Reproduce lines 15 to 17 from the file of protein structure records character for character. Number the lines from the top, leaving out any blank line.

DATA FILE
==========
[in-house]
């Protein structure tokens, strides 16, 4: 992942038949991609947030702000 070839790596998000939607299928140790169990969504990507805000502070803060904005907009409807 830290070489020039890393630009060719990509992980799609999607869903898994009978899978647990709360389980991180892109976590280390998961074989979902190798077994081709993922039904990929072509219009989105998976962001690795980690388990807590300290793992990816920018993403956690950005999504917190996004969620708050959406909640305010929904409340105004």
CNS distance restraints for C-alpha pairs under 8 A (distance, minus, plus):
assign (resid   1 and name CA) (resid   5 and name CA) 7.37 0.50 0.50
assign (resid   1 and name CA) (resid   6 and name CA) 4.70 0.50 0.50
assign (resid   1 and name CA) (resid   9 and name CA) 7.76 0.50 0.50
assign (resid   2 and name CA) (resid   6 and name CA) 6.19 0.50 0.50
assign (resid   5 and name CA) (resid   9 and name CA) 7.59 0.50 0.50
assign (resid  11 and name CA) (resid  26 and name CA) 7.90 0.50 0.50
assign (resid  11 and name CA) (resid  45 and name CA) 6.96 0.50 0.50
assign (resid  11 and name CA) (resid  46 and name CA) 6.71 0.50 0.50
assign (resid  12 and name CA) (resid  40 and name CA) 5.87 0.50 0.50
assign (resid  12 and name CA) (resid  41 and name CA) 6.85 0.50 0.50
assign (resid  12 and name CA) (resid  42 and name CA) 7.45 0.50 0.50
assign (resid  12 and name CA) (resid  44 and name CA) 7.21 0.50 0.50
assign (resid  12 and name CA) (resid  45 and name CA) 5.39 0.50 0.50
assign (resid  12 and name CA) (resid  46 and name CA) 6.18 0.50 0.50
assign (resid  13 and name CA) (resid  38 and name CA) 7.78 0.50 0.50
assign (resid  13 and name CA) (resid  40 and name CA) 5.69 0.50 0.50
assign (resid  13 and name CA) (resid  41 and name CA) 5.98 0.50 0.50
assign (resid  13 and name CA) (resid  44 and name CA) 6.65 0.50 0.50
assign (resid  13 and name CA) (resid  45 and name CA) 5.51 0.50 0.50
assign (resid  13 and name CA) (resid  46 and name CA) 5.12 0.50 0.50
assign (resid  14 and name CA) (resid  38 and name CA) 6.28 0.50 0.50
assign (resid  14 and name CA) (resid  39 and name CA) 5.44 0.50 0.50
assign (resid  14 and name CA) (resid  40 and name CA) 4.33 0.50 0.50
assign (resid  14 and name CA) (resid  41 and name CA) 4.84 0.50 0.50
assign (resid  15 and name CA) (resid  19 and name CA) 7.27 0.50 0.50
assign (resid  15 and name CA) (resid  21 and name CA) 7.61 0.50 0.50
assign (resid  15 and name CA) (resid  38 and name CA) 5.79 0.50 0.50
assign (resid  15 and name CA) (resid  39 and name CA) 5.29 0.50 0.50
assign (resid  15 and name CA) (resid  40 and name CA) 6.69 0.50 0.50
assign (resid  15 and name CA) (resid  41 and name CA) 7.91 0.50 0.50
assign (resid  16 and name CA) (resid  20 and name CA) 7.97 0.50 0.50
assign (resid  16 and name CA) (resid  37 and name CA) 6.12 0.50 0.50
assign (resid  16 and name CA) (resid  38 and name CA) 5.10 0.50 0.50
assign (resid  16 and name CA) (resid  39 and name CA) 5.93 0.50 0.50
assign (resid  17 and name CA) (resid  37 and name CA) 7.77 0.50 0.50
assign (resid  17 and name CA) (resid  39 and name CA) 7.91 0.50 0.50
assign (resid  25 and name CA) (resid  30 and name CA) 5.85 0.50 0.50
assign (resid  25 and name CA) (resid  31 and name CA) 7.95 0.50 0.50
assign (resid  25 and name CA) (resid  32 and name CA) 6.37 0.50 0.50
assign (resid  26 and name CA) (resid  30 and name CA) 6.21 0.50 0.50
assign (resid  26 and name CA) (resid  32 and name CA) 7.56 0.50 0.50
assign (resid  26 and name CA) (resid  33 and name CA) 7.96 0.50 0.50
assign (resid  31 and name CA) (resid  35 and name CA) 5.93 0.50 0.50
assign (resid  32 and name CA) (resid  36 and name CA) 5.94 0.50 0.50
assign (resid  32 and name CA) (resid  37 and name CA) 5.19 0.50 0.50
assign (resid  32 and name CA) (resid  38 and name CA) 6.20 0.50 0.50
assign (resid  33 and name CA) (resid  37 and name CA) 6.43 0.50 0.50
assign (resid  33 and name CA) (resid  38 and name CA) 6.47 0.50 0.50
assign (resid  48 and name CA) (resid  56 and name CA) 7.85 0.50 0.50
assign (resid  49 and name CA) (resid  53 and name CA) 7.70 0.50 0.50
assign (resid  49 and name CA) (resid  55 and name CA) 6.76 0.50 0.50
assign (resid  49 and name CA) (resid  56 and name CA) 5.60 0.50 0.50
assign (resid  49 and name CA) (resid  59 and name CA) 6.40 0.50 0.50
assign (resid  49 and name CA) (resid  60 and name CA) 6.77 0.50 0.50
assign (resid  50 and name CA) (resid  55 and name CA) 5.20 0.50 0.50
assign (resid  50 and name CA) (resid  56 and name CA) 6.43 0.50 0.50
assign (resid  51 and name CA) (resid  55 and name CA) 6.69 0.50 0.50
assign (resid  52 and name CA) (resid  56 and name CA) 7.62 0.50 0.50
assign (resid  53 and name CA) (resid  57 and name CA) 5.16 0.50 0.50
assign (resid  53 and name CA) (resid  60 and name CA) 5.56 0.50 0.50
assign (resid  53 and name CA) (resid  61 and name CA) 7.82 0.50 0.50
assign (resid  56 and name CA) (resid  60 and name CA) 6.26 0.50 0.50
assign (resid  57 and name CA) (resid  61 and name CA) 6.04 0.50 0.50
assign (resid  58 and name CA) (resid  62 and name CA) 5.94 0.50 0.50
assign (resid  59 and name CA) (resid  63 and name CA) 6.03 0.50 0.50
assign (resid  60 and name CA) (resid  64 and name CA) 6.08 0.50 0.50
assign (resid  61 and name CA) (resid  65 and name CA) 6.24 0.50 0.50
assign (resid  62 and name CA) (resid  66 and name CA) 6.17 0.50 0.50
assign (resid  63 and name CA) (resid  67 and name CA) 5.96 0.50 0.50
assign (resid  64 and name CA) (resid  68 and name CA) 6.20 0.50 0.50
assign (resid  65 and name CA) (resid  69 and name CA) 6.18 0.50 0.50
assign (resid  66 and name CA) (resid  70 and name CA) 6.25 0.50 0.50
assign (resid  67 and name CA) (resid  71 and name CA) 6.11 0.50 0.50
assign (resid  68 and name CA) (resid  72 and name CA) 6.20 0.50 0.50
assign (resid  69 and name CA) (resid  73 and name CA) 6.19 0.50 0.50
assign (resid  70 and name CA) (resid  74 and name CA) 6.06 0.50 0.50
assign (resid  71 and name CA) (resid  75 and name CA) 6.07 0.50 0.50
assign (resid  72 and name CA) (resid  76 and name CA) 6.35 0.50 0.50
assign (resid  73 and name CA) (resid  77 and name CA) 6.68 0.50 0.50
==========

assign (resid  12 and name CA) (resid  44 and name CA) 7.21 0.50 0.50
assign (resid  12 and name CA) (resid  45 and name CA) 5.39 0.50 0.50
assign (resid  12 and name CA) (resid  46 and name CA) 6.18 0.50 0.50